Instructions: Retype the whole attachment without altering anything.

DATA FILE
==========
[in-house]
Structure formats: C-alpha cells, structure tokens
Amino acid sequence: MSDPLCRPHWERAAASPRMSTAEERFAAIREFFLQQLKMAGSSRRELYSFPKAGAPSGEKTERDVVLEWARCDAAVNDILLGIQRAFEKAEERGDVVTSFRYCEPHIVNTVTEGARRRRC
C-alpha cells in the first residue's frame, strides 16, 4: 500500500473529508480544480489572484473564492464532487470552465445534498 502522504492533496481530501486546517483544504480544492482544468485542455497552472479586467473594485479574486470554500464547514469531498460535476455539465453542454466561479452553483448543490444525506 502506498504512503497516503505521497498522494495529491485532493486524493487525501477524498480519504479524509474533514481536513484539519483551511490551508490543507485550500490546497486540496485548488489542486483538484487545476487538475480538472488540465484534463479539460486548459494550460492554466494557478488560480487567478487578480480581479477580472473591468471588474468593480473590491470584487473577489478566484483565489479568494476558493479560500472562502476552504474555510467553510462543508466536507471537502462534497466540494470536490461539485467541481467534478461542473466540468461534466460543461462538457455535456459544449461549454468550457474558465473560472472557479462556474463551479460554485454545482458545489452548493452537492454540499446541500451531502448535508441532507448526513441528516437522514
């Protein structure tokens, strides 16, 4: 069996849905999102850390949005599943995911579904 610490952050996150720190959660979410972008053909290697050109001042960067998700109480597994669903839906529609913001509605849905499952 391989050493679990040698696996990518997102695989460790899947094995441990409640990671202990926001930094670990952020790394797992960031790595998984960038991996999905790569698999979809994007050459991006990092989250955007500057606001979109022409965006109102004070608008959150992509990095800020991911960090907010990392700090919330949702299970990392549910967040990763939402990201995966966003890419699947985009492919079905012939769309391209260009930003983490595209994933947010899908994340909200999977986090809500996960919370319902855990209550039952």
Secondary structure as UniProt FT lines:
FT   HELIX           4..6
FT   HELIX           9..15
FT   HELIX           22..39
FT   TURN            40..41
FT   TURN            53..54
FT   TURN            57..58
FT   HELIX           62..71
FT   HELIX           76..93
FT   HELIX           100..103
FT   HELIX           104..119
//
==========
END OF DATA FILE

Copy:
[in-house]
Structure formats: C-alpha cells, structure tokens
Amino acid sequence: MSDPLCRPHWERAAASPRMSTAEERFAAIREFFLQQLKMAGSSRRELYSFPKAGAPSGEKTERDVVLEWARCDAAVNDILLGIQRAFEKAEERGDVVTSFRYCEPHIVNTVTEGARRRRC
C-alpha cells in the first residue's frame, strides 16, 4: 500500500473529508480544480489572484473564492464532487470552465445534498 502522504492533496481530501486546517483544504480544492482544468485542455497552472479586467473594485479574486470554500464547514469531498460535476455539465453542454466561479452553483448543490444525506 502506498504512503497516503505521497498522494495529491485532493486524493487525501477524498480519504479524509474533514481536513484539519483551511490551508490543507485550500490546497486540496485548488489542486483538484487545476487538475480538472488540465484534463479539460486548459494550460492554466494557478488560480487567478487578480480581479477580472473591468471588474468593480473590491470584487473577489478566484483565489479568494476558493479560500472562502476552504474555510467553510462543508466536507471537502462534497466540494470536490461539485467541481467534478461542473466540468461534466460543461462538457455535456459544449461549454468550457474558465473560472472557479462556474463551479460554485454545482458545489452548493452537492454540499446541500451531502448535508441532507448526513441528516437522514
């Protein structure tokens, strides 16, 4: 069996849905999102850390949005599943995911579904 610490952050996150720190959660979410972008053909290697050109001042960067998700109480597994669903839906529609913001509605849905499952 391989050493679990040698696996990518997102695989460790899947094995441990409640990671202990926001930094670990952020790394797992960031790595998984960038991996999905790569698999979809994007050459991006990092989250955007500057606001979109022409965006109102004070608008959150992509990095800020991911960090907010990392700090919330949702299970990392549910967040990763939402990201995966966003890419699947985009492919079905012939769309391209260009930003983490595209994933947010899908994340909200999977986090809500996960919370319902855990209550039952």
Secondary structure as UniProt FT lines:
FT   HELIX           4..6
FT   HELIX           9..15
FT   HELIX           22..39
FT   TURN            40..41
FT   TURN            53..54
FT   TURN            57..58
FT   HELIX           62..71
FT   HELIX           76..93
FT   HELIX           100..103
FT   HELIX           104..119
//